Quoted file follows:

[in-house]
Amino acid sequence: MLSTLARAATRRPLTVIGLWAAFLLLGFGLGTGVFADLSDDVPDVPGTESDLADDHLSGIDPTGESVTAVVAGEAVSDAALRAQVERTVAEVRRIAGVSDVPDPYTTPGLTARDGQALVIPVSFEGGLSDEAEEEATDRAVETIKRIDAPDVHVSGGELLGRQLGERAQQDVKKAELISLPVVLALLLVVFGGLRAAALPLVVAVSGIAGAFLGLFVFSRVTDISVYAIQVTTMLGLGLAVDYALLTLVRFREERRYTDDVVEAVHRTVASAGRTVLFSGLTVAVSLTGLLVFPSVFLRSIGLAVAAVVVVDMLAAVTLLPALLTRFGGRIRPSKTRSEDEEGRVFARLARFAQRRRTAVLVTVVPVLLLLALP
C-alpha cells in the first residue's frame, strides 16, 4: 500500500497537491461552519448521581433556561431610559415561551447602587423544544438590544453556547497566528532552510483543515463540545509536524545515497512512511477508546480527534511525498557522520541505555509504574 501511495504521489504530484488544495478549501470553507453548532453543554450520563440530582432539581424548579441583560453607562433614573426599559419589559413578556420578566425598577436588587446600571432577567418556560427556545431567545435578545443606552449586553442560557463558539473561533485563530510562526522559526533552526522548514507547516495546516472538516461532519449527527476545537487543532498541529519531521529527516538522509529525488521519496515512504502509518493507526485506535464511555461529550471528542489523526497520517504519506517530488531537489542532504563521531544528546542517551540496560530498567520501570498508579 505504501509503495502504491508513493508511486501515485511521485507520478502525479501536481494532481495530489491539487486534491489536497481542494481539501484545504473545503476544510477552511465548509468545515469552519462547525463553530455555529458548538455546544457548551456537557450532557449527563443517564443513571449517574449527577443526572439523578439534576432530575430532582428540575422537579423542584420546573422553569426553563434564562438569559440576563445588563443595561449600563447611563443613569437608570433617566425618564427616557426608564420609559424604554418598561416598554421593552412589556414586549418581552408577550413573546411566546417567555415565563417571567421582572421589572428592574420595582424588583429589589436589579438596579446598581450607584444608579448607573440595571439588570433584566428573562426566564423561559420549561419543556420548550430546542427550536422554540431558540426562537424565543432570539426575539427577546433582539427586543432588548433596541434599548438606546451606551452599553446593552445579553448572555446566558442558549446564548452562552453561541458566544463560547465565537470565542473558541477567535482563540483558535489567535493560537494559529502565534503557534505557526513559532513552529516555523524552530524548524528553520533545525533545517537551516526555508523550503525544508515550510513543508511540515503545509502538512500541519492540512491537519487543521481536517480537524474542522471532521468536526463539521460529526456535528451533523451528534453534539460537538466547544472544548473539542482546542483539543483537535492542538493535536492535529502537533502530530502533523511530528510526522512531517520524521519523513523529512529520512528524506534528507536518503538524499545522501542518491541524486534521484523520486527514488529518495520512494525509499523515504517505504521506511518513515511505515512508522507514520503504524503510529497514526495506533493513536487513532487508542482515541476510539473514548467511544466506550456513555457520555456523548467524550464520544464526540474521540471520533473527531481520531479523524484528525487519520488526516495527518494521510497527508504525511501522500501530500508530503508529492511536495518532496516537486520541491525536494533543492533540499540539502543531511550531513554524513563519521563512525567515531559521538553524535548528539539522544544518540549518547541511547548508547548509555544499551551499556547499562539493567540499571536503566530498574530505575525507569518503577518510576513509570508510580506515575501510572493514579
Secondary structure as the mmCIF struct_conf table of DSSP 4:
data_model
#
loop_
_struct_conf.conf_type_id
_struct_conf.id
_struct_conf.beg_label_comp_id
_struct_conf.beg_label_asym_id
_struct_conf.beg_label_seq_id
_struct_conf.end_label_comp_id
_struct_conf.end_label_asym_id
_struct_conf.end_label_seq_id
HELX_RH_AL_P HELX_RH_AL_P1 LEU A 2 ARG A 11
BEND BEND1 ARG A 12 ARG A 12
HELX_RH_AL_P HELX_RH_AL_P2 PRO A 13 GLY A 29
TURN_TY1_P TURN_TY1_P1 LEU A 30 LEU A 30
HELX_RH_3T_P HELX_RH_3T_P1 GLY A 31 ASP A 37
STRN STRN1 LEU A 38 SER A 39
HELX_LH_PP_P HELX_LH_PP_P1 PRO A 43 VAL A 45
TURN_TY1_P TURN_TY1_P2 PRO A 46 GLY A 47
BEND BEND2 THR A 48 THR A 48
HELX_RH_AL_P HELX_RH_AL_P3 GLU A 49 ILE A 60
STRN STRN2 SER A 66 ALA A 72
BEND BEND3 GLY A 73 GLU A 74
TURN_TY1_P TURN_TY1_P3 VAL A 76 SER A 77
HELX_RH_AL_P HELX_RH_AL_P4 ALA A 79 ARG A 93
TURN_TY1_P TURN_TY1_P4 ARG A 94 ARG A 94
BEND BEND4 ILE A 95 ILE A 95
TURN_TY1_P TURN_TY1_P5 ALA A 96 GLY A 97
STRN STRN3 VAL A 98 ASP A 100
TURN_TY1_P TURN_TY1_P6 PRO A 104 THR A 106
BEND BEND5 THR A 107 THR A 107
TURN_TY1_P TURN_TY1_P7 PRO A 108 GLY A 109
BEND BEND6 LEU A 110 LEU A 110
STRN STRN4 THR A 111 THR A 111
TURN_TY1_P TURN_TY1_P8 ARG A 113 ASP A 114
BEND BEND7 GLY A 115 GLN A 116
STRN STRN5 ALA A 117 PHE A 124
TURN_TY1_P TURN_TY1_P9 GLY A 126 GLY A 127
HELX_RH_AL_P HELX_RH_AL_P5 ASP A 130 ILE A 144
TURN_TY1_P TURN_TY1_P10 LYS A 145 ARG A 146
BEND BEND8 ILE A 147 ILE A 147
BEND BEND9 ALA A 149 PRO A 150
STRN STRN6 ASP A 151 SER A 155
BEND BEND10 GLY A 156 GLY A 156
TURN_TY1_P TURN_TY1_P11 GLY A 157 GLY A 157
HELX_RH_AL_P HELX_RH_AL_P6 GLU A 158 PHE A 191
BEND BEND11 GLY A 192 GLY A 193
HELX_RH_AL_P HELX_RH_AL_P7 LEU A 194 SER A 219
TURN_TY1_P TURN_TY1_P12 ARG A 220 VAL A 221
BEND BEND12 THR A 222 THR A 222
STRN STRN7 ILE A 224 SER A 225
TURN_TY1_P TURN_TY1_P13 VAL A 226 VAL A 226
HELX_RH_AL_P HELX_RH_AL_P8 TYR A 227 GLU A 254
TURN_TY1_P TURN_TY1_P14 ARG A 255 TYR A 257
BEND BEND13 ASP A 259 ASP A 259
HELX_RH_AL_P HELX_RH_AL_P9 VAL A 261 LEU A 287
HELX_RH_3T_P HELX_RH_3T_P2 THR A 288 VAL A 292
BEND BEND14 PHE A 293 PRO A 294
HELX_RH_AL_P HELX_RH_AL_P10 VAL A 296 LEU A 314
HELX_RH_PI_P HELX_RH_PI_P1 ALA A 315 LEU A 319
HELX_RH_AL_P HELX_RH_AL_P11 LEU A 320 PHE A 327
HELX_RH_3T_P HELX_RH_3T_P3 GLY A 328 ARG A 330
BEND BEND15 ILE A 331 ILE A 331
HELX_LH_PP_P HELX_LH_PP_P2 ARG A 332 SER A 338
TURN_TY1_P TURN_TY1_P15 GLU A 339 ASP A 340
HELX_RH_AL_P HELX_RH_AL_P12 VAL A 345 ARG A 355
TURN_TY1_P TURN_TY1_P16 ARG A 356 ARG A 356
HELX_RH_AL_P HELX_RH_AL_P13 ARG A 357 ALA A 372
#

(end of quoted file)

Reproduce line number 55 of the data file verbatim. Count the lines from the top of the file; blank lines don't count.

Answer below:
STRN STRN7 ILE A 224 SER A 225